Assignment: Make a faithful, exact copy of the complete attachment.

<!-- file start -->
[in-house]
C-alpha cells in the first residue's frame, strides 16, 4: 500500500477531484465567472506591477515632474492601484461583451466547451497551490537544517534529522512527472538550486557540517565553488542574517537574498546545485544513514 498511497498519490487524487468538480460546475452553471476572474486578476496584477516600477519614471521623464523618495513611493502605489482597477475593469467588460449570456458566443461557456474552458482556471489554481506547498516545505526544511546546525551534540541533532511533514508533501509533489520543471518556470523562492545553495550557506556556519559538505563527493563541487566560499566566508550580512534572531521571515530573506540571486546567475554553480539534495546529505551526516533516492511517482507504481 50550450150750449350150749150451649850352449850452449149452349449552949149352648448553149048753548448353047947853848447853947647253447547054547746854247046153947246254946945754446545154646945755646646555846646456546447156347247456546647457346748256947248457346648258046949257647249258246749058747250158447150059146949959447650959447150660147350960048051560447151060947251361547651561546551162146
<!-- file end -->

[in-house]
C-alpha cells in the first residue's frame, strides 16, 4: 500500500477531484465567472506591477515632474492601484461583451466547451497551490537544517534529522512527472538550486557540517565553488542574517537574498546545485544513514 498511497498519490487524487468538480460546475452553471476572474486578476496584477516600477519614471521623464523618495513611493502605489482597477475593469467588460449570456458566443461557456474552458482556471489554481506547498516545505526544511546546525551534540541533532511533514508533501509533489520543471518556470523562492545553495550557506556556519559538505563527493563541487566560499566566508550580512534572531521571515530573506540571486546567475554553480539534495546529505551526516533516492511517482507504481 50550450150750449350150749150451649850352449850452449149452349449552949149352648448553149048753548448353047947853848447853947647253447547054547746854247046153947246254946945754446545154646945755646646555846646456546447156347247456546647457346748256947248457346648258046949257647249258246749058747250158447150059146949959447650959447150660147350960048051560447151060947251361547651561546551162146